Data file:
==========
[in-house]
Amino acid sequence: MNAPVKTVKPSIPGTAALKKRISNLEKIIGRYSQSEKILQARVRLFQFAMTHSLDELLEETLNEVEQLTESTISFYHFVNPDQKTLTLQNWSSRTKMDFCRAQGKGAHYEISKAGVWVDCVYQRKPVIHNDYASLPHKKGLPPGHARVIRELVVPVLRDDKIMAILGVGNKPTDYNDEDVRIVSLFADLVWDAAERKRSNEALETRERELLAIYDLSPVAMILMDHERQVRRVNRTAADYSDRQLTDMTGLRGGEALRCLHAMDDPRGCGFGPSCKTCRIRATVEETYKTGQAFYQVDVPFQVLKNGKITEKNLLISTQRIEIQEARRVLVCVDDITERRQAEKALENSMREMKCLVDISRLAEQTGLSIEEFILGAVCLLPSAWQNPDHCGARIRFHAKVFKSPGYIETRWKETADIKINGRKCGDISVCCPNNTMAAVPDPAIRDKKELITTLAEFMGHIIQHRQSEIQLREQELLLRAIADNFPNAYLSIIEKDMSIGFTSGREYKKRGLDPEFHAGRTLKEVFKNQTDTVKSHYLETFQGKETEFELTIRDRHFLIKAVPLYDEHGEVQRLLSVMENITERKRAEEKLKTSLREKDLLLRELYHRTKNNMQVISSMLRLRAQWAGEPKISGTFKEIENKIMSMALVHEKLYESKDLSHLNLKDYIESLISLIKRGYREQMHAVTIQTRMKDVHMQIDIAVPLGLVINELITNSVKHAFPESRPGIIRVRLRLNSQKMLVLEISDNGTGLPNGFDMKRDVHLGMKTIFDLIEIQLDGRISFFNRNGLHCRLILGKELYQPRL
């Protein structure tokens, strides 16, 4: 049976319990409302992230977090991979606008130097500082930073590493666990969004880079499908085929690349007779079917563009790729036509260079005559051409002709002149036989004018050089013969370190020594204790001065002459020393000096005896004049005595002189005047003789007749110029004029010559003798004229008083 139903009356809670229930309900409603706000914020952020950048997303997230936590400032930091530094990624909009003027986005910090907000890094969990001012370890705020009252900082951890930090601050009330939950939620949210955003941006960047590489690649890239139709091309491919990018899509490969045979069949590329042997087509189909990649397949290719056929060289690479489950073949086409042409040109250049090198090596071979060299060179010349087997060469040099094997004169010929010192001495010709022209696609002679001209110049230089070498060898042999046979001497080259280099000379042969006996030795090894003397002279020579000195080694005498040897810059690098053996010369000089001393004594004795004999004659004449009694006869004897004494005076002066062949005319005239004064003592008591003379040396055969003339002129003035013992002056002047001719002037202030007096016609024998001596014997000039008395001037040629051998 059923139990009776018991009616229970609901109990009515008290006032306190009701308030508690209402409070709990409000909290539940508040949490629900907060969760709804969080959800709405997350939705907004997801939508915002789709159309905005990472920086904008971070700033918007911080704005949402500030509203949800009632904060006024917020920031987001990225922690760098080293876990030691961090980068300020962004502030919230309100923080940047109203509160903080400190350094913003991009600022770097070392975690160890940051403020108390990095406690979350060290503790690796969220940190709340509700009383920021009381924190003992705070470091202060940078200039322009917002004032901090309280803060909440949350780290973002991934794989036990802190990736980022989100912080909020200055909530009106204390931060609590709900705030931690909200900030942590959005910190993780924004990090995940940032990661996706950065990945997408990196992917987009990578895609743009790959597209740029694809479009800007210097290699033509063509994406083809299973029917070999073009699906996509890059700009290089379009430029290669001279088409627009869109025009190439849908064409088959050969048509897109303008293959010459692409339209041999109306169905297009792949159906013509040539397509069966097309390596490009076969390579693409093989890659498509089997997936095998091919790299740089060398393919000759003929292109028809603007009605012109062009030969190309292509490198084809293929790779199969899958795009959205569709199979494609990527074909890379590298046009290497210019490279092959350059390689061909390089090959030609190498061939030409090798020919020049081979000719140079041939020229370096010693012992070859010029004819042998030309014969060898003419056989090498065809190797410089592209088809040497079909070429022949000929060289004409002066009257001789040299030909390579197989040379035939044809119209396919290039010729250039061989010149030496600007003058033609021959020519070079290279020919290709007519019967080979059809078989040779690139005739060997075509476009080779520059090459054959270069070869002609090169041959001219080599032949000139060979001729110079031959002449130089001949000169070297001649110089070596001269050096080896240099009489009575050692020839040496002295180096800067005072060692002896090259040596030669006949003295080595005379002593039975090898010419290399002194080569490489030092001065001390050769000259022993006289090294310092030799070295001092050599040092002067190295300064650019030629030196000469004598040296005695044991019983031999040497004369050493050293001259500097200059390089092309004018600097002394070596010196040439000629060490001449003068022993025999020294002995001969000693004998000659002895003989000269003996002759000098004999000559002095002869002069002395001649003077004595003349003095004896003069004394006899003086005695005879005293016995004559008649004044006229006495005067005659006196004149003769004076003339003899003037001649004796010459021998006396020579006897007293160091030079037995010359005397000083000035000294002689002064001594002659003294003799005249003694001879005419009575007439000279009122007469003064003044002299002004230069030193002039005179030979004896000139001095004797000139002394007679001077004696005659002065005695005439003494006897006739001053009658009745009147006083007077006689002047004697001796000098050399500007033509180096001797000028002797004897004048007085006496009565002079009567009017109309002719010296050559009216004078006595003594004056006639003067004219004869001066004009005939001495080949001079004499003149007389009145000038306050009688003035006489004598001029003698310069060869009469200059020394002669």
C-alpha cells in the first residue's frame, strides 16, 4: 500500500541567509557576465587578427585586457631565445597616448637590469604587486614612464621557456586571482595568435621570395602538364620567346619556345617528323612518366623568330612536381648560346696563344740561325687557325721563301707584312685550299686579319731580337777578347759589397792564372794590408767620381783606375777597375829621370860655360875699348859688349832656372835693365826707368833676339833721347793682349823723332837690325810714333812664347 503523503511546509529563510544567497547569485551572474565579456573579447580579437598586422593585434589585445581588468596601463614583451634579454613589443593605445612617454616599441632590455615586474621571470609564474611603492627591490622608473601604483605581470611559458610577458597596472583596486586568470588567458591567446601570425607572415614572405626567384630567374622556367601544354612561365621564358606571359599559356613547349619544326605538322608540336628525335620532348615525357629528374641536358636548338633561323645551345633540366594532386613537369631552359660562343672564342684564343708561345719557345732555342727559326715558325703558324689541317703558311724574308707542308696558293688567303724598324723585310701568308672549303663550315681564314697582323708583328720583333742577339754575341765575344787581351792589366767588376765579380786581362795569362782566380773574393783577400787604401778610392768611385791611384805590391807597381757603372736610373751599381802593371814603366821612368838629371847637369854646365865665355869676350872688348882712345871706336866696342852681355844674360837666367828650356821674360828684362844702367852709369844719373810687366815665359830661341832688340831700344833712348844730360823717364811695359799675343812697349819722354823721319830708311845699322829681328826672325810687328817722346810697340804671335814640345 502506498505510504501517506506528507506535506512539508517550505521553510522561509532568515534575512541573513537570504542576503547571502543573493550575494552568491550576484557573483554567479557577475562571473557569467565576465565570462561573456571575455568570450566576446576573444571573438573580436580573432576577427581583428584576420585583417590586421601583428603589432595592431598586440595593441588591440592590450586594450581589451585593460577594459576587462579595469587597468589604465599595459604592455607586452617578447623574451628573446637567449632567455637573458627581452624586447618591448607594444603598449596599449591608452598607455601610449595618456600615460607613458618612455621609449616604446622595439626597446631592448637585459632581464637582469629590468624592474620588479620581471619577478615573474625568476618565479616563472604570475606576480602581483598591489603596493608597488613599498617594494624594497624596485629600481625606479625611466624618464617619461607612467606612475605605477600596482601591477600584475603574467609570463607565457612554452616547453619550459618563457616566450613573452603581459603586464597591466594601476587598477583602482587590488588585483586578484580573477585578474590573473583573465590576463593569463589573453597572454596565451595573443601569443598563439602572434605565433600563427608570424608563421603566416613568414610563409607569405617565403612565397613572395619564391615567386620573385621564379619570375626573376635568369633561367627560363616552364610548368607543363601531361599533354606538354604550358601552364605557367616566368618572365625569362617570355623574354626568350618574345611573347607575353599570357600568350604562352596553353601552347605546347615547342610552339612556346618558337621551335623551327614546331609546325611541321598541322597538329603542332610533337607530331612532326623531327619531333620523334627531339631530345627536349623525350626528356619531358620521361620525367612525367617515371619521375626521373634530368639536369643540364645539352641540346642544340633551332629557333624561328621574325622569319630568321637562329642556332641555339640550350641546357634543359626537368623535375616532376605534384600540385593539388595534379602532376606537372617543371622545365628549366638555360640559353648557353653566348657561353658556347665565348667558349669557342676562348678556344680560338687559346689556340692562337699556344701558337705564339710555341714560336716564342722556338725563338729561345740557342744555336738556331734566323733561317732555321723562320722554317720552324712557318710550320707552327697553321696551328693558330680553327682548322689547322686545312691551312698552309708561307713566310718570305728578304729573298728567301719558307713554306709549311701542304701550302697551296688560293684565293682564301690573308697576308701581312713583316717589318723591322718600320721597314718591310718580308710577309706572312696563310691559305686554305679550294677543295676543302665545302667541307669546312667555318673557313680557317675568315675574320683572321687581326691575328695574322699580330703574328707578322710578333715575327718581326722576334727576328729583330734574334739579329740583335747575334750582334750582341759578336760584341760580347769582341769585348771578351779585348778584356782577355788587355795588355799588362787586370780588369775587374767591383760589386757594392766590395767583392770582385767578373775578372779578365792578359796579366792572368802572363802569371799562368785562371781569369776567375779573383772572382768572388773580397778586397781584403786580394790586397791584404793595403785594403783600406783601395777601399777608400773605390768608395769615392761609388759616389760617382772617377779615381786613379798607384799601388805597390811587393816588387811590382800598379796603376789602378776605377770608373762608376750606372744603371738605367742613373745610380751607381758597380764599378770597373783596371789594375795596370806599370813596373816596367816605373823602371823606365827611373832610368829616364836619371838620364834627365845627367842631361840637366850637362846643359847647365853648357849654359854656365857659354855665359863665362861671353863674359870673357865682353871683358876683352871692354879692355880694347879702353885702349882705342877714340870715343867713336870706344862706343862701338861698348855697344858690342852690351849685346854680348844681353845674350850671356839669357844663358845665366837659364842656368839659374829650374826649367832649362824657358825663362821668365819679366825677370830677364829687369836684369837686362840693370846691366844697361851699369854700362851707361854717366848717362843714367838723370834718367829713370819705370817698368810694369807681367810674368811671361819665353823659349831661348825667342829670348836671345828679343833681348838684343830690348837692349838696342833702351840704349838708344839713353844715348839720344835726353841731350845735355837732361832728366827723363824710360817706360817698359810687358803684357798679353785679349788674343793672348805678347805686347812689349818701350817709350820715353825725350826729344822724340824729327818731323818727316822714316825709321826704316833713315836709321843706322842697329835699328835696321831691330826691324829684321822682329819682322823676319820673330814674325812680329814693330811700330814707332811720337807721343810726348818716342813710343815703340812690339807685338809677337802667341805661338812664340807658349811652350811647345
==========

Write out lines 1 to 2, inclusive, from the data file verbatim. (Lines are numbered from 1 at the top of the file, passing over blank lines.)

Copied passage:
[in-house]
Amino acid sequence: MNAPVKTVKPSIPGTAALKKRISNLEKIIGRYSQSEKILQARVRLFQFAMTHSLDELLEETLNEVEQLTESTISFYHFVNPDQKTLTLQNWSSRTKMDFCRAQGKGAHYEISKAGVWVDCVYQRKPVIHNDYASLPHKKGLPPGHARVIRELVVPVLRDDKIMAILGVGNKPTDYNDEDVRIVSLFADLVWDAAERKRSNEALETRERELLAIYDLSPVAMILMDHERQVRRVNRTAADYSDRQLTDMTGLRGGEALRCLHAMDDPRGCGFGPSCKTCRIRATVEETYKTGQAFYQVDVPFQVLKNGKITEKNLLISTQRIEIQEARRVLVCVDDITERRQAEKALENSMREMKCLVDISRLAEQTGLSIEEFILGAVCLLPSAWQNPDHCGARIRFHAKVFKSPGYIETRWKETADIKINGRKCGDISVCCPNNTMAAVPDPAIRDKKELITTLAEFMGHIIQHRQSEIQLREQELLLRAIADNFPNAYLSIIEKDMSIGFTSGREYKKRGLDPEFHAGRTLKEVFKNQTDTVKSHYLETFQGKETEFELTIRDRHFLIKAVPLYDEHGEVQRLLSVMENITERKRAEEKLKTSLREKDLLLRELYHRTKNNMQVISSMLRLRAQWAGEPKISGTFKEIENKIMSMALVHEKLYESKDLSHLNLKDYIESLISLIKRGYREQMHAVTIQTRMKDVHMQIDIAVPLGLVINELITNSVKHAFPESRPGIIRVRLRLNSQKMLVLEISDNGTGLPNGFDMKRDVHLGMKTIFDLIEIQLDGRISFFNRNGLHCRLILGKELYQPRL